International

Tariq Ramadan Convicted

Tariq Ramadan has been convicted in Paris of the offence of “outrage” (less sensationally, of “insulting a public official”). He entered a guilty plea.

Tariq Ramadan’s account of the events leading to his conviction is as follows:

I arrived from Mulhouse after a 35 minutes delay. I had 3 minutes left to catch the flight for London. Feeling very tired after an intensive weekend, I ran from a terminal to the other. At a barrier, you have to present your boarding card in order to enter the area, if you were coming from outside a Schengen country. I only had my passport with me. However, one of the members of stalf let me pass.

Then a woman stopped me from proceeding. I explained the situation to her: that I had only 2 minutes to make my flight, but she gestured to me to stand in line. She added “the law is the law”, with an smarmy smile. It is that smile which irritated me.

I walked on. She ran after me. And at that point, I said to her:

“You are bitch <"conne“>, Madam.”

A colleague arrived. I repeated to him that it was the result of an mistake on their part. He responded that it wasn’t and that I was going to miss my plane. Exasperated, I spluttered: “You are really two arseholes.” I wish I hadn’t said that. I used two bad words.

But listen to what happened next! A police officer pushed me in the car brutally, and then then insulted me: “

I spent the night rotting in a cell as a result of this pointless overzealousness. It is an experience which has taught me that you’re never safe.”

The word “conne” is usually translated as “bitch”. As it is derived from the word for a woman’s private parts, it is probably better translated as “twat”: a sexualised insult which is less offensive than the insult, “cunt”.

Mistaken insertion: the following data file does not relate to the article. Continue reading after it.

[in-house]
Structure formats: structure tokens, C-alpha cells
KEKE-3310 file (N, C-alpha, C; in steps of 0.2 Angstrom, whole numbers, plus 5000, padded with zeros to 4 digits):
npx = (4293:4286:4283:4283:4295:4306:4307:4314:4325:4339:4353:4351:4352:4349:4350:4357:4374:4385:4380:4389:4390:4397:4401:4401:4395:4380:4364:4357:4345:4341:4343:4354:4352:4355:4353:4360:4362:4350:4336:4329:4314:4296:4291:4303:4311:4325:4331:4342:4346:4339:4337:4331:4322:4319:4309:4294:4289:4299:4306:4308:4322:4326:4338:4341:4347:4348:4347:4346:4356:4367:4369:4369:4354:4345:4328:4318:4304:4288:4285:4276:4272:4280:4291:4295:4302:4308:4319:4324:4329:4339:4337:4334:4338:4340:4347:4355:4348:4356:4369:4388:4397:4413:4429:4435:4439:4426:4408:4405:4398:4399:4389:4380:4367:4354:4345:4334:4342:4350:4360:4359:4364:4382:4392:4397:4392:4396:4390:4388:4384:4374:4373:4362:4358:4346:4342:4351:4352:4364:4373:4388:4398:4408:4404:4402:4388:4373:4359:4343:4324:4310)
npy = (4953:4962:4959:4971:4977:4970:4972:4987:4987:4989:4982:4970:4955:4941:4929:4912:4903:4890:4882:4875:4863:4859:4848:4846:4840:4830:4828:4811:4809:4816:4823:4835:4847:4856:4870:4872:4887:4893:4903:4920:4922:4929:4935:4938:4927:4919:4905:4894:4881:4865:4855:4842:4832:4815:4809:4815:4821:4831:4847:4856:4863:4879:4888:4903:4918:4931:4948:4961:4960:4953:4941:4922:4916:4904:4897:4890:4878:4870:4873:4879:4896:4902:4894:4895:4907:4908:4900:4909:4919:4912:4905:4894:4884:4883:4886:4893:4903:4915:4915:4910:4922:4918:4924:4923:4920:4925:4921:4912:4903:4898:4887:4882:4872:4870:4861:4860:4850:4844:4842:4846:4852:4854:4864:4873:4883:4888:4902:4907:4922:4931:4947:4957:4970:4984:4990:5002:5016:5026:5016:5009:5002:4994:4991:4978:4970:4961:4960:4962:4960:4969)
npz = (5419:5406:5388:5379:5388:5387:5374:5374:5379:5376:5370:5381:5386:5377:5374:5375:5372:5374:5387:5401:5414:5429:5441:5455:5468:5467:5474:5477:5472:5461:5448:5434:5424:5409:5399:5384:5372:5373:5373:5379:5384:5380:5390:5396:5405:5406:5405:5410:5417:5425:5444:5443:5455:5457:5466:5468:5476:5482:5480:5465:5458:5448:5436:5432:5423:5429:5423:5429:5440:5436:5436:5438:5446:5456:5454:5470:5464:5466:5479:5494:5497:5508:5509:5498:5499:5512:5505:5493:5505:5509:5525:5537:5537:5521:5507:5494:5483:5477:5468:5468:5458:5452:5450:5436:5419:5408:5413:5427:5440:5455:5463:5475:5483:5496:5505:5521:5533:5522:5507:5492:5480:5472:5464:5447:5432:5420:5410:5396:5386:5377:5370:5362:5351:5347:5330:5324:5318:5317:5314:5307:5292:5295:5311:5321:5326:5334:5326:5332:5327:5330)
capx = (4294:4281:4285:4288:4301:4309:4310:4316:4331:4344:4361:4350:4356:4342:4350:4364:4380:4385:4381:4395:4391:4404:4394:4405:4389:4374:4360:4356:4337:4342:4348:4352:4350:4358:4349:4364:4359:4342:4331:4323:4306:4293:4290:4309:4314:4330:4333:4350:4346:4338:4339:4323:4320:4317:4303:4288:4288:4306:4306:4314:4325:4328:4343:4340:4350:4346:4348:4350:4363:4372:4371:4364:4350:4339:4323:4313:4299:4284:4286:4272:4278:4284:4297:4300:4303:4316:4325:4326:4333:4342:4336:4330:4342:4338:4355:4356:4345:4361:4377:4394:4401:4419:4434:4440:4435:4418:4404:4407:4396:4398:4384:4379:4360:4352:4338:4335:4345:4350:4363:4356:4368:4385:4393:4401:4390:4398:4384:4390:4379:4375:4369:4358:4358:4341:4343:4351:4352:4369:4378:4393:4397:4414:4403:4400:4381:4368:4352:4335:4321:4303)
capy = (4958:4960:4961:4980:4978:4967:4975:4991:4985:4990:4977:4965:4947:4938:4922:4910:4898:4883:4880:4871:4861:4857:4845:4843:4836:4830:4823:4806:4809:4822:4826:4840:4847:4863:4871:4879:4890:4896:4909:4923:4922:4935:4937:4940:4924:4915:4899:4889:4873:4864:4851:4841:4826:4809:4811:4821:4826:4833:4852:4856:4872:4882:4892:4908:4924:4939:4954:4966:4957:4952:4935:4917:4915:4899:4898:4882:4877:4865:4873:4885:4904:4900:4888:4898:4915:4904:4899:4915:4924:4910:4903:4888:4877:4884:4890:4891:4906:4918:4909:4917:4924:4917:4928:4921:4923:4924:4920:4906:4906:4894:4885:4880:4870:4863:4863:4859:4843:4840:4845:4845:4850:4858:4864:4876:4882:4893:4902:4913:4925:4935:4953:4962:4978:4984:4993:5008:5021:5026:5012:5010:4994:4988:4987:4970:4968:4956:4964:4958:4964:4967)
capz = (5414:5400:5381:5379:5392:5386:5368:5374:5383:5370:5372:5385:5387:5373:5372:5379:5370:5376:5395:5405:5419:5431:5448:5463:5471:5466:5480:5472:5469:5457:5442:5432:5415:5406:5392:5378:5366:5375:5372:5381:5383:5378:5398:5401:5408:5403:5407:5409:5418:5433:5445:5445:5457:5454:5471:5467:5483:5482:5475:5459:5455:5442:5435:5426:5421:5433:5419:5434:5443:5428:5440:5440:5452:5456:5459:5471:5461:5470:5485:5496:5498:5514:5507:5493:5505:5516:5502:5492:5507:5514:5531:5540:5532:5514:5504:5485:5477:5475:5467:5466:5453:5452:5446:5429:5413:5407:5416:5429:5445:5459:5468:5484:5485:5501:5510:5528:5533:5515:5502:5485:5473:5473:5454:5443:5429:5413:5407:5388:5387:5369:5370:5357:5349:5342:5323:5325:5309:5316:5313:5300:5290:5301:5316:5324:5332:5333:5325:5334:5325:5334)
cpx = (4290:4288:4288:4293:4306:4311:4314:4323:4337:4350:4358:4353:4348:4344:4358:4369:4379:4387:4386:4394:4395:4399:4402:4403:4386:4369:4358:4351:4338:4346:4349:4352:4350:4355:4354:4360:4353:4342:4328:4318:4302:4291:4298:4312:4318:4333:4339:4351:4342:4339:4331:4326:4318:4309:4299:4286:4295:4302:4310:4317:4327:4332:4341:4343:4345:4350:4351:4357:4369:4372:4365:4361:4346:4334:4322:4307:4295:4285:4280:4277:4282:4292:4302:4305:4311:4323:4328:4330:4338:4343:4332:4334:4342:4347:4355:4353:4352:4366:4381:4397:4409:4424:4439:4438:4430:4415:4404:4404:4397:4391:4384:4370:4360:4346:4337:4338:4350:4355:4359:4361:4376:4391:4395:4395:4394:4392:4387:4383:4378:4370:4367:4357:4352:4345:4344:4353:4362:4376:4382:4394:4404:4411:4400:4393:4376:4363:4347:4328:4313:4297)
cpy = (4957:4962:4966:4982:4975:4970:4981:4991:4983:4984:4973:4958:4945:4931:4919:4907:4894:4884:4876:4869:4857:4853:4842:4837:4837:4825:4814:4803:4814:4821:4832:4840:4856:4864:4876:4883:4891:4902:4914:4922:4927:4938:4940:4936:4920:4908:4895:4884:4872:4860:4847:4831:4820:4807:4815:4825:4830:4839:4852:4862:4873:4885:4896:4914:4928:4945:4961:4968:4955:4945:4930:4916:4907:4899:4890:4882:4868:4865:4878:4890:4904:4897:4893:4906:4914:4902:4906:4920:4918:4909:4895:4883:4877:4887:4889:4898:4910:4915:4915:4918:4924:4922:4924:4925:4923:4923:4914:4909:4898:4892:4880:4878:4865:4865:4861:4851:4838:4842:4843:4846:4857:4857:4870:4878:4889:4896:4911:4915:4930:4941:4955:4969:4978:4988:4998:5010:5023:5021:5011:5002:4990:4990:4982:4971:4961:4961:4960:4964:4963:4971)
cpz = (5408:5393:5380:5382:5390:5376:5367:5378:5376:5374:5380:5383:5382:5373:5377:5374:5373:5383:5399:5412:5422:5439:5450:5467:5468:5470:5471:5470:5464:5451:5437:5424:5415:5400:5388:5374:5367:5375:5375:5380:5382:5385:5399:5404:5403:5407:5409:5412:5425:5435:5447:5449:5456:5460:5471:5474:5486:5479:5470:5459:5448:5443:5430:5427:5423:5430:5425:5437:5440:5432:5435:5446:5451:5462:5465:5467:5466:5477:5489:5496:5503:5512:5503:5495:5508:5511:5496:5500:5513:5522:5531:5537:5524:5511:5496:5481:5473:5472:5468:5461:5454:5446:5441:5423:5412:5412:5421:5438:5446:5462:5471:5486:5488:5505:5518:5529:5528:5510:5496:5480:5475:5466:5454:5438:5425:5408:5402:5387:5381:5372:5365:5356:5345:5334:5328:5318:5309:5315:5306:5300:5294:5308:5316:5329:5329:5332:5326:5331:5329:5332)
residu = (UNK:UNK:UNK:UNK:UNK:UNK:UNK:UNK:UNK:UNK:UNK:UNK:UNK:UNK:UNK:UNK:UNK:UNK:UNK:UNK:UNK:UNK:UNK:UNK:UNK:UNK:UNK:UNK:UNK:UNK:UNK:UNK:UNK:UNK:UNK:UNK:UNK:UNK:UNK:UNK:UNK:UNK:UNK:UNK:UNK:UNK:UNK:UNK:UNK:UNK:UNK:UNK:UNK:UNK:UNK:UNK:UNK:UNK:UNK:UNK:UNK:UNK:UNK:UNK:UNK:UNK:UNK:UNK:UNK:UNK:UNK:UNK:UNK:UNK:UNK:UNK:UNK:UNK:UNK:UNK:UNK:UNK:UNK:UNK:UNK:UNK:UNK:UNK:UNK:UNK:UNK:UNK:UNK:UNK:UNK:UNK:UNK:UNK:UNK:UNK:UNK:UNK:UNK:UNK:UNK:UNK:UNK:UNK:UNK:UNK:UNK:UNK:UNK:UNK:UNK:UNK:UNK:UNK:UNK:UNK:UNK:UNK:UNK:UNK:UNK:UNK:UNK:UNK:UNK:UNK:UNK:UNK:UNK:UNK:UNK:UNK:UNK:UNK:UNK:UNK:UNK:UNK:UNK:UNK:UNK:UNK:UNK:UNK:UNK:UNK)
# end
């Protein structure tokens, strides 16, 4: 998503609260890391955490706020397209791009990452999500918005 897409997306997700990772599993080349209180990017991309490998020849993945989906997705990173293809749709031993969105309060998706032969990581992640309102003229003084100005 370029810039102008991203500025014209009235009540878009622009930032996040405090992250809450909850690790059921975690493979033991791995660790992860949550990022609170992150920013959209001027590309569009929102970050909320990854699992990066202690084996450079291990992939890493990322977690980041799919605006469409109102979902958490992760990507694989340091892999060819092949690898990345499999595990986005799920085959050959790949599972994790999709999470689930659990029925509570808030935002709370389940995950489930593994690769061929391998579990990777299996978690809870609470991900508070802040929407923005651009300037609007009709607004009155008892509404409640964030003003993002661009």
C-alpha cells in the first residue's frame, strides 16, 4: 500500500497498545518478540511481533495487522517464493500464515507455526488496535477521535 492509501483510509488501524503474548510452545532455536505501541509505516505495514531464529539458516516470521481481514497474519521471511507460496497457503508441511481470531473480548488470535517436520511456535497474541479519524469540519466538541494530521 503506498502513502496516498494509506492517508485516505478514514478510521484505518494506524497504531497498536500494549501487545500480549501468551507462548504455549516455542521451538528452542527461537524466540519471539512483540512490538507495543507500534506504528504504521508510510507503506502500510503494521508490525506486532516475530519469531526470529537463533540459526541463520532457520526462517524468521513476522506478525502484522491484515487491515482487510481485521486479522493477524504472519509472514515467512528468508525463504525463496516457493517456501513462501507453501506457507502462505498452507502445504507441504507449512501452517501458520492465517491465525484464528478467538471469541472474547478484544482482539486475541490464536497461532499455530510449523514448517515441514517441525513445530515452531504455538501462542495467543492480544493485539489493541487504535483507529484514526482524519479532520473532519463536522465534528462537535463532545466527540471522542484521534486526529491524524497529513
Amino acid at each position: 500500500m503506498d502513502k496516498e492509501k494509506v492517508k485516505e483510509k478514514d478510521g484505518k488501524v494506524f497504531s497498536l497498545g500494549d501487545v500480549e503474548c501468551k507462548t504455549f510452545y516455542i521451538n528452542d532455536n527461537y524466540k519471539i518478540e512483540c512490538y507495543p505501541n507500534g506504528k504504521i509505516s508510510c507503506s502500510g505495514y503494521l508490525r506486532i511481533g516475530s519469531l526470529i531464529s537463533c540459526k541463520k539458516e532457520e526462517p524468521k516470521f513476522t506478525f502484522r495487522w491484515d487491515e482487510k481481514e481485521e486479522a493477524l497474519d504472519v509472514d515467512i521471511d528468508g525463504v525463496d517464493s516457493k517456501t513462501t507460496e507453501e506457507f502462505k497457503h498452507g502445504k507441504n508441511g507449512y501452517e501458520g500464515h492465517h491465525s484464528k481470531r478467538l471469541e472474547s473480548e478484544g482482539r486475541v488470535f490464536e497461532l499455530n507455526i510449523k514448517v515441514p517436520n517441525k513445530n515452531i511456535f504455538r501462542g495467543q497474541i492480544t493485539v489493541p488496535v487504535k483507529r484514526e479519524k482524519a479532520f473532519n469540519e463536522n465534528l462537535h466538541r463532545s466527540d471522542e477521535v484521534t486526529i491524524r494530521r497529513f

There are those who will seek to explain Ramadan’s response to being asked to stand in line in terms of the differing cultural norms in Middle Eastern society. That would be absurd. Ramadan is Swiss, and is a university professor.

Look at it this way. Those who think they are rather grand, irrespective of their background, are prone to getting into trouble with public functionaries.

Ramadan’s behaviour, and his response, is precisely the sort of thing you’d expect from a superannuated Tory MP who had downed one whisky too many in the airport bar.

Progressive liberals are certainly not immune from getting into slanging matches with public officials. Although liberal and lefties tend to shy away from using sexualised terms of abuse. And they tend not to find women sporting sarcastic smiles particularly infuriating.

Still, Ramadan is neither a liberal, nor a progressive.

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